Dr. Paul Baker

Postdoctoral Researcher

Environmental Science Department
Lancaster Environment Centre
Lancaster University
Lancaster, LA1 4YQ
United Kingdom

Tel: +44 (0)1524 593665
Fax: +44 (0)1524 593985

Email: p.w.baker[insert'@']lancaster.ac.uk

Biography: Paul obtained his PhD from Warwick University investigating actinomycetes in soil microcosms. The outcome of this work lead to the development of a molecular technique useful in the detection of actinomycetes in environmental samples and an understanding of the spatial localization of actinomycete propagules and spores in different sized water stable soil aggregates.

Since graduating, Paul has been involved in different research projects investigating the bioremediation in a TCE-contaminated aquifer, oil tanker biocorrosion, microbial contamination in water systems aboard space vehicles, microbiology in freshwater streams and developing metagenomic techniques for mining microbial sequences associated with marine sponges.

Current research: Paul will be further developing the diffusive gradients in thin films (DGTs) to detect metal speciation associated with biological components. Two types of DGTs will be developed, a Biological Binding DGT (BBDGT) incorporating cell cultures of rainbow trout (Oncorhyncus mykiss) gill cells and a Biological Mobilizing DGT (BMDGT) incorporating bacteria e.g. Geobacter sulphurreducens/ Pseudomonas fluorescens or Shewanella oneidensis near the surface layer of the DGT. The BBDGT and BMDGT will be compared the traditional DGTs when immersed in spiked concentrations of trace metals to determine whether BBDGT and BMBGT can be used in risk assessment and understanding of bioavailability of metals, respectively.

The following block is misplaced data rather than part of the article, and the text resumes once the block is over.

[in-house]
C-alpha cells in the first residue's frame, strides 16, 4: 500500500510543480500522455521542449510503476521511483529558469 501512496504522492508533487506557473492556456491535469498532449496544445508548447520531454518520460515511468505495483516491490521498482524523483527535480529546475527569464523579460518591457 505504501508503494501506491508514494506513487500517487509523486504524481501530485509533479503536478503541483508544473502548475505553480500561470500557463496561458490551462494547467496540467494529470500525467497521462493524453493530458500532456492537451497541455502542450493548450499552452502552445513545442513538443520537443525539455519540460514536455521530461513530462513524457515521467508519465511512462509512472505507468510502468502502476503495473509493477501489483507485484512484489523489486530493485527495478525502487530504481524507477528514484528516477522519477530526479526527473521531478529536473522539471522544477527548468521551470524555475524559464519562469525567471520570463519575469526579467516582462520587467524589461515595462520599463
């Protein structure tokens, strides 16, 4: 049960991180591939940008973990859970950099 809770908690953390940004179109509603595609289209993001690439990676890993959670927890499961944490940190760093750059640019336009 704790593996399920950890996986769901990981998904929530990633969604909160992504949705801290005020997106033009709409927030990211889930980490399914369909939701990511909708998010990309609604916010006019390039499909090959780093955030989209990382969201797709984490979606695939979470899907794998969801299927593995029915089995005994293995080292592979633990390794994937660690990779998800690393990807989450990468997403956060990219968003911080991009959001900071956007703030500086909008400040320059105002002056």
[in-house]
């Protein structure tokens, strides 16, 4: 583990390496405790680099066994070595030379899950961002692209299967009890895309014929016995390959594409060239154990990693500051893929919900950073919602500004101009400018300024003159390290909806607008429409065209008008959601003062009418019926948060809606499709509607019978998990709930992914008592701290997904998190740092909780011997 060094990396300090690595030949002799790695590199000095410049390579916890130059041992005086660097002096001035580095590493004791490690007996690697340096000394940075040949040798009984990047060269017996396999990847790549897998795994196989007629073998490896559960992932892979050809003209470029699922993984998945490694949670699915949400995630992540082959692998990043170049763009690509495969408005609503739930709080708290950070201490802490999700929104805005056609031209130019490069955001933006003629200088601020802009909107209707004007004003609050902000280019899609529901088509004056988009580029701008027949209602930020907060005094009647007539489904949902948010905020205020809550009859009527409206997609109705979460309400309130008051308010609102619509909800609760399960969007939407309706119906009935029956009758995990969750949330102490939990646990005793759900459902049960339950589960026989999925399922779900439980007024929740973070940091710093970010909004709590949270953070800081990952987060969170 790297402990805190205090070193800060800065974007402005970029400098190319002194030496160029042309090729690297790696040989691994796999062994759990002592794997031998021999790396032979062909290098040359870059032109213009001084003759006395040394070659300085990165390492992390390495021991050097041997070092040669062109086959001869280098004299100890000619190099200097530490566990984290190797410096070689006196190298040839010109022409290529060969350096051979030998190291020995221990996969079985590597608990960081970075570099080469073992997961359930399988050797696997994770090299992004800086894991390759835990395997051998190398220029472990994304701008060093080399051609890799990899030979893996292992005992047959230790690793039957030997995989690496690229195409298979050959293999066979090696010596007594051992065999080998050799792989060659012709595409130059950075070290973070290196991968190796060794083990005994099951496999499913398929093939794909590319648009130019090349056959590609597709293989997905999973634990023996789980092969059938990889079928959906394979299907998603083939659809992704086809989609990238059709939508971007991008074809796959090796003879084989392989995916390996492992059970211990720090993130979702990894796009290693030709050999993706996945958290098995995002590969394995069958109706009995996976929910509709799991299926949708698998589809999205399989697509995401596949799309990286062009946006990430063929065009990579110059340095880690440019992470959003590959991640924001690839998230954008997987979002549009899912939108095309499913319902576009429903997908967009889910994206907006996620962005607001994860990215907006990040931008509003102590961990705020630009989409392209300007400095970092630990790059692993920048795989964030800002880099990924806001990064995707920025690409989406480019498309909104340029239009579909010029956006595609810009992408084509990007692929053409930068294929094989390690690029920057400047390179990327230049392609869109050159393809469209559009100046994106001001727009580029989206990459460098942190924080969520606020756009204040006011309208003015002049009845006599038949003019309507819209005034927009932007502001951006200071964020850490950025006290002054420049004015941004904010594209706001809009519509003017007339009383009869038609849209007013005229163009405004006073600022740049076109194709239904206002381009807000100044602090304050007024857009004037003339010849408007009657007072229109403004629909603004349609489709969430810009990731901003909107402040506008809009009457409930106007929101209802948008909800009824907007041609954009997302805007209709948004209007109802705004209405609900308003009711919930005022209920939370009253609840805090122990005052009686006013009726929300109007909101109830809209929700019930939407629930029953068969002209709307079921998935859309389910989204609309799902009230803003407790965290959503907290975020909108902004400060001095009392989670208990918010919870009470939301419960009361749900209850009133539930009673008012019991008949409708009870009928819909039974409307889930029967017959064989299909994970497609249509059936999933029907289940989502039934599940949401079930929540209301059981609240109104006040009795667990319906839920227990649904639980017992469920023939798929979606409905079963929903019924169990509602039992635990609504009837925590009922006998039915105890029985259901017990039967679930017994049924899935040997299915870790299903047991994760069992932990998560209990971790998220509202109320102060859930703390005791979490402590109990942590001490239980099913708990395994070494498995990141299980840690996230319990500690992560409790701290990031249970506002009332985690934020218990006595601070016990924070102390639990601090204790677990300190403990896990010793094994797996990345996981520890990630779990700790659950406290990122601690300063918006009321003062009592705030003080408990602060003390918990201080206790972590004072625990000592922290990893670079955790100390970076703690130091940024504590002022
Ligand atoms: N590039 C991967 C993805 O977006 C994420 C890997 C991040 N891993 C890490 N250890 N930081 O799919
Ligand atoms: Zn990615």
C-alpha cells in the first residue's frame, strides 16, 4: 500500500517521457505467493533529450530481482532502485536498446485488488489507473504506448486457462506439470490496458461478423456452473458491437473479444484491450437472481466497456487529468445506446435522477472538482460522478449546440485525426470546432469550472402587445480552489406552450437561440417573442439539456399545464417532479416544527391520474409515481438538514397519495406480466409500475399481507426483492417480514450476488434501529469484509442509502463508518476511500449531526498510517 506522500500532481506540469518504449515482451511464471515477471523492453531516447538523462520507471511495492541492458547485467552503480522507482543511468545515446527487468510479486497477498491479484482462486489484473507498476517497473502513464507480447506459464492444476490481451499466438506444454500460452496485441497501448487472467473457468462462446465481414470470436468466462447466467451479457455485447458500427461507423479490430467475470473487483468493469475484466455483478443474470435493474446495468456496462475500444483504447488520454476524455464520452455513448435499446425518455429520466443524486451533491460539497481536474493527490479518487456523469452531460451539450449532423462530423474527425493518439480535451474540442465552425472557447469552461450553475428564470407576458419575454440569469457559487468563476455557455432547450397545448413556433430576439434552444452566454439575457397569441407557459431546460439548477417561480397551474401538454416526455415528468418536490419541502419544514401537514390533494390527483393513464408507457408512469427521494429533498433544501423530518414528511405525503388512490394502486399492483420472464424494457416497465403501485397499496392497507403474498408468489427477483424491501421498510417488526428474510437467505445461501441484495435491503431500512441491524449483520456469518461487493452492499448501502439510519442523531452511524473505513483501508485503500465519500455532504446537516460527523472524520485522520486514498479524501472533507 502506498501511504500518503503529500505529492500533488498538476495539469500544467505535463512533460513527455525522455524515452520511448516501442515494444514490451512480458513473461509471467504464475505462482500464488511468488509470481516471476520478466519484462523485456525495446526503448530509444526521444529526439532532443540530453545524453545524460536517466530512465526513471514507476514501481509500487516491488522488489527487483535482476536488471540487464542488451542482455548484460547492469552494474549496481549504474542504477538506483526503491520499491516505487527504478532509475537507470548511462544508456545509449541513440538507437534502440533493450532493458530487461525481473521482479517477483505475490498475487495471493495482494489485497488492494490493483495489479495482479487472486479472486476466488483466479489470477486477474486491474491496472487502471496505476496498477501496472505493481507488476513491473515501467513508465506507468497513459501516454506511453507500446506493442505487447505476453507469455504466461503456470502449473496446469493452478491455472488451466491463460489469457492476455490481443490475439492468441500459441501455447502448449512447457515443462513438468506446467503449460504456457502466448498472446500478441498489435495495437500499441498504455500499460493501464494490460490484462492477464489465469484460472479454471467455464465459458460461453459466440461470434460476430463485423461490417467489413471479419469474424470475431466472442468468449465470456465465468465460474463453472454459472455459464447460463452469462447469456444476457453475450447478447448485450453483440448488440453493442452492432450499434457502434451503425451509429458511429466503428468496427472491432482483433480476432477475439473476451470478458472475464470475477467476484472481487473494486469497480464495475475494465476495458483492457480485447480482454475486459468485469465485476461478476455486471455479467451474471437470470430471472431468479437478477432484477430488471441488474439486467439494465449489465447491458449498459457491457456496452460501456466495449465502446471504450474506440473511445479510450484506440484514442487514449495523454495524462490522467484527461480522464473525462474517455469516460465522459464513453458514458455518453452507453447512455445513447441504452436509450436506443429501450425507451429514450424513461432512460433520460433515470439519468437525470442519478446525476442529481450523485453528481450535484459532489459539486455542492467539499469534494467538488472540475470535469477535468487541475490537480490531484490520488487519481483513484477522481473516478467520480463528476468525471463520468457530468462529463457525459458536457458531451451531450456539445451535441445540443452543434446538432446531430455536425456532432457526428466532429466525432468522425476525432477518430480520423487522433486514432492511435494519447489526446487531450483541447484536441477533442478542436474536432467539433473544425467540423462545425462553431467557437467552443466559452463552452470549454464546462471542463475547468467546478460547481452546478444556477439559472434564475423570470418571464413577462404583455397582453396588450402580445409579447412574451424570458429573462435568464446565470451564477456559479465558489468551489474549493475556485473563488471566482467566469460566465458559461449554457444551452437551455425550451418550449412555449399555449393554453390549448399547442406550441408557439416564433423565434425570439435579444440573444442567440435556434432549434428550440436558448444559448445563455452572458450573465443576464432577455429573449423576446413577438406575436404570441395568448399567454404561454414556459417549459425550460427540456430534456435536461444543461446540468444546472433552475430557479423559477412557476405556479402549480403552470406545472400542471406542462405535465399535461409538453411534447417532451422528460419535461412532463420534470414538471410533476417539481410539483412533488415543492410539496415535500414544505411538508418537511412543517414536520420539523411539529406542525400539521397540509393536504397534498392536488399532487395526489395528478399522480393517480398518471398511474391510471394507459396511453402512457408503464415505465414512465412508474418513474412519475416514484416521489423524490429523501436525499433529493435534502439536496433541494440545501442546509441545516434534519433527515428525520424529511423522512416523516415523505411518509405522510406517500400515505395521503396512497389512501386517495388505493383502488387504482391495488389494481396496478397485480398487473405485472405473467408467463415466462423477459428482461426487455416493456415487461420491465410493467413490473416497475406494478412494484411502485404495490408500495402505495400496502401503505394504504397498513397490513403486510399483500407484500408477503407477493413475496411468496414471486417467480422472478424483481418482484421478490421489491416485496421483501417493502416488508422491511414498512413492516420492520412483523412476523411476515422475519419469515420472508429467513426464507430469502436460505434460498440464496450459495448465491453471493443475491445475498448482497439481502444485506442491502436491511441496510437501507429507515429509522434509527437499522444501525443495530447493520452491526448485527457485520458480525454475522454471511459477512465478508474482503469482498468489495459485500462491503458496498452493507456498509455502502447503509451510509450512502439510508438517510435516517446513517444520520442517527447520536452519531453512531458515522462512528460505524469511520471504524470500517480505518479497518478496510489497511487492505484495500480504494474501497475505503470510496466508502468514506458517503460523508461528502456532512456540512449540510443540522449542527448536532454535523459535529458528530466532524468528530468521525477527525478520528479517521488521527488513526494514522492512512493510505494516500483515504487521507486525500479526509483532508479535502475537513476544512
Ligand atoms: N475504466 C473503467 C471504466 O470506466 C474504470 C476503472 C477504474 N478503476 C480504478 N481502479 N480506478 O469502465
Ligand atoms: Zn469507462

• Baker, P.W., J. Kennedy, J. Morrissey, F. O’Gara, A.D.W. Dobson and J.R. Marchesi. (2009) Endoglucanase activities and growth of marine-derived fungi isolated from the sponge Haliclona simulans. J. Appl. Microbiol. 108, 1668-1675.

  • Baker, P. W, J. Kennedy, A.D.W. Dobson and J.R. Marchesi. (2009) Phylogenetic diversity and antimicrobial activities of fungi associated with Haliclona simulans isolated from Irish coastal waters. Mar. Biotechnol. 11: 540-547.

  • Isolation and analysis of bacteria with antimicrobial activities from the marine sponge Haliclona simulans isolated from Irish waters. Mar. Biotechnol. 11: 384-396.

  • Baker, P.W. and L.G. Leff. (2005) Attachment to stainless steel by Mir space station bacteria growing under modeled reduced gravity at varying nutrient conditions. Biofilms 2: 1-7.

  • Baker, P.W., K. Ito, and K. Watanabe. (2003) Marine prosthecate bacteria involved in the ennoblement of stainless steel. Environ. Microbiol. 5: 925-932.

  • Baker, P.W., H. Futamata, S. Harayama and K. Watanabe. (2001) Molecular diversity of pMMO and sMMO in a TCE-contaminated aquifer during bioremediation. FEMS Microb. Ecol. 38: 161-167.

  • Heuer, H., M. Kresk, P. Baker, K. Smalla and E.M.H. Wellington. (1997) Analysis of actinomycete communities by specific amplification of genes encoding 16S rRNA and gel electrophoretic separation in denaturing gradients. Appl. Environ. Microbiol. 63: 3233-3241.

Lancaster Environment Centre
Lancaster University